Any of the above would make the rest of what was said academic. Yes, there are problems with a currency zone but there are benefits too. Not everything is about setting the most perfect interest rate possible. In reality, Tim is talking about, in his example, people in the North of England being charged more for debt than those in the South, or vice versa. Contrary to his article above, there are downsides to such discrimination.
The EU can certainly absorb a little imprecision in interest rates for all the benefits such as negotiating as a large trade bloc, ease of labour migration, ease of internal trade. This is much like one of those interminable Windows vs. Linux arguments of the AGW debates we have on here where someone picks out one element and says: "Look, this could be better" and tries to turn the whole discussion into one facet rather than the whole picture.
It is survivable that Spain is in the same currency union as Germany. Not ideal, but not critical either. In general, the rich drag up the poor a little bit as a consequence. Which is a good thing long term because otherwise you just get ever widening gaps which end extremely badly. What the EU can't survive is a country as rife with corruption and reckless borrowing as Greece. They should have been kicked out long before (or not admitted). Then we wouldn't be having this conversation because the issues Tim is talking about would be far less exacerbated by the general malaise Greece is largely responsible for. Spain and Ireland would pick up quickly enough. Such peaks and troughs are inevitable, not a consequence of monetary union.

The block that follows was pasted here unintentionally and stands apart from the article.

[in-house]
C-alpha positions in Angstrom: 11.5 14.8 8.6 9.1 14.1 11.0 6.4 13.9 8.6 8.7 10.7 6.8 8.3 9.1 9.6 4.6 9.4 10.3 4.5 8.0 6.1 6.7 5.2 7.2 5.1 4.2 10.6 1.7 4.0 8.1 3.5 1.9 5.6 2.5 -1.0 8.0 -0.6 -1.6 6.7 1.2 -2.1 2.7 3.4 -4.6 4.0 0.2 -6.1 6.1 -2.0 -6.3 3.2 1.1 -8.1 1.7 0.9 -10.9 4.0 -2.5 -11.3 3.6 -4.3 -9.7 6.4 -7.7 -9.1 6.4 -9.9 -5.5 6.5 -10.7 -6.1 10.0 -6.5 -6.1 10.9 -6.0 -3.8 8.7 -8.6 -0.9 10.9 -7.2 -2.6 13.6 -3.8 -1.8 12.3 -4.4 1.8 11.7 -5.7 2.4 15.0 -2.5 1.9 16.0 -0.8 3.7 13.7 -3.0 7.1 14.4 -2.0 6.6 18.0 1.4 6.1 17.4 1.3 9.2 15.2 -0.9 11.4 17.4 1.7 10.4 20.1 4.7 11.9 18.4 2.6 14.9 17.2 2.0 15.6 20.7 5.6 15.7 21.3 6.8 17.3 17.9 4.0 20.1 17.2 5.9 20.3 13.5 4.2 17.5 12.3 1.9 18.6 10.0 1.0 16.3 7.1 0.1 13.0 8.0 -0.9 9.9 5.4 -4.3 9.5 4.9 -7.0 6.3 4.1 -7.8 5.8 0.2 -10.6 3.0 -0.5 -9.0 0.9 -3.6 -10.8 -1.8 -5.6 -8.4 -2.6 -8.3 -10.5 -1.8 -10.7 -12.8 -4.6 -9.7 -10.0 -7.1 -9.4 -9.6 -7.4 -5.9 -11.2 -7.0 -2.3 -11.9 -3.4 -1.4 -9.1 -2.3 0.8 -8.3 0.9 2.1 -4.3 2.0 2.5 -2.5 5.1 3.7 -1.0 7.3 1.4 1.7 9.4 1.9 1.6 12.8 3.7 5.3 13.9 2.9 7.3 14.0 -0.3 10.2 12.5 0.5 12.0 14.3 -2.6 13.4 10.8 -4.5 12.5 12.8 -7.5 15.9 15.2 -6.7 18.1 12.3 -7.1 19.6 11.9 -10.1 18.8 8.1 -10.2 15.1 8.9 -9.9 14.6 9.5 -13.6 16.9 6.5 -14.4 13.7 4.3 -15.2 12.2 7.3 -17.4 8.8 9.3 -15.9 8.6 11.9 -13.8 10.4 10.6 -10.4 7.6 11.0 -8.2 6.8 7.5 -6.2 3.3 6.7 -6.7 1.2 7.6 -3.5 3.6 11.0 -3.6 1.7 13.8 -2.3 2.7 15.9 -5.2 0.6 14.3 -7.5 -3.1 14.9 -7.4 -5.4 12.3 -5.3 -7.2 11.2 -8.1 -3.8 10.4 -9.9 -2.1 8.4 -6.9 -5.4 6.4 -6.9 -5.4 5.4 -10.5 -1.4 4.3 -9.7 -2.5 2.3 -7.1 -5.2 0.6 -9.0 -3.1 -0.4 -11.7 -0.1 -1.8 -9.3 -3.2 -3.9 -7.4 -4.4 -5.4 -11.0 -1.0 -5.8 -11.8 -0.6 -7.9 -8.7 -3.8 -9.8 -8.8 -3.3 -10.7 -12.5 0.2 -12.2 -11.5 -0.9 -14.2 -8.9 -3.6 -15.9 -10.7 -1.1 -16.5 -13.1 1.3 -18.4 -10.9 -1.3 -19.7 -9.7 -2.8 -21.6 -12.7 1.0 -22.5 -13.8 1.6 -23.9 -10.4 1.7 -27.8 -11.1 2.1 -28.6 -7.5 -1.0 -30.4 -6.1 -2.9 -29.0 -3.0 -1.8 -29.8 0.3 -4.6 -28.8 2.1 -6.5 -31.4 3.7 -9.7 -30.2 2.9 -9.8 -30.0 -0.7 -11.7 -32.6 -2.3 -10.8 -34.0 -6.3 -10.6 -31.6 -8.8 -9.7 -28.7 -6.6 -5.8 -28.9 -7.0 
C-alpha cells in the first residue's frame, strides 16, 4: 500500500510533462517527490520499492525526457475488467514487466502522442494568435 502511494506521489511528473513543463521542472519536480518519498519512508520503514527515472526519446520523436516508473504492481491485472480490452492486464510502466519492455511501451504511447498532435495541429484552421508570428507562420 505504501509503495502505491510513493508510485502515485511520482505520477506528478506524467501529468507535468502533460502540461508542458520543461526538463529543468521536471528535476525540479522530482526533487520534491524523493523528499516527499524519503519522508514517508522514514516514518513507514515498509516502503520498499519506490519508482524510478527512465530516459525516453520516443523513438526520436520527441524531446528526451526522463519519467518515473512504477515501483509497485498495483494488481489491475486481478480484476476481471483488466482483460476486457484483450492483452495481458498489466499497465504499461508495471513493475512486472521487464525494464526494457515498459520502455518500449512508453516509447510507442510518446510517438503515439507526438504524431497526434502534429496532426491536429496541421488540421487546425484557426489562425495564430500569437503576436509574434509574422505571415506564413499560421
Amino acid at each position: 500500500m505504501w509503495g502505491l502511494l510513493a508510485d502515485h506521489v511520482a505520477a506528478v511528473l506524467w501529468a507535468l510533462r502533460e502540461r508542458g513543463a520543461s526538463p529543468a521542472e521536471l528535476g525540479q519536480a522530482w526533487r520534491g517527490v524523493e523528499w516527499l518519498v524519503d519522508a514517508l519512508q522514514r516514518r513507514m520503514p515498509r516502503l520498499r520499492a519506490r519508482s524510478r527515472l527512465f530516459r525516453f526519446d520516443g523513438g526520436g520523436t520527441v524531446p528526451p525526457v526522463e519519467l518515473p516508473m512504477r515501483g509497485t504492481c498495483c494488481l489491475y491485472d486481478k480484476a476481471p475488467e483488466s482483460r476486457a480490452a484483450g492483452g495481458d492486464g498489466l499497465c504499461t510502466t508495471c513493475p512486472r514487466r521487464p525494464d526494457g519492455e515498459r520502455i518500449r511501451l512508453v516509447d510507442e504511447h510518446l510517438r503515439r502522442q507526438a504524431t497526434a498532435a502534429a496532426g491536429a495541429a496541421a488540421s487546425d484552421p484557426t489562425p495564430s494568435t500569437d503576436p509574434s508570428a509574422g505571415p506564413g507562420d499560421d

They're not TVs anymore.
I was looking for a new TV recently. It's getting very hard if not impossible, to find one that is just an output device. They all come with web browsers, Skype, microphones (for voice control) sometimes built in cameras, and other such things. Just seeing a TV advertised as "quad-core" makes my skin crawl, tbh.
Maybe it's old UNIX philosophy I admit, but I like the principle of a thing that does one thing and does it well. I'll break that philosophy when there's a good reason such as convenience (I like my hybrid tablet) but I need a good reason for it. Any TV I buy is going to be hooked up to other devices because these devices will do a better job of their task. I have no need for it to have some old and shortly to be out of date web-browser built in, or the hardware drain and attack surface that goes with it. Just sell me the TV, not all this extra stuff that I can do better myself.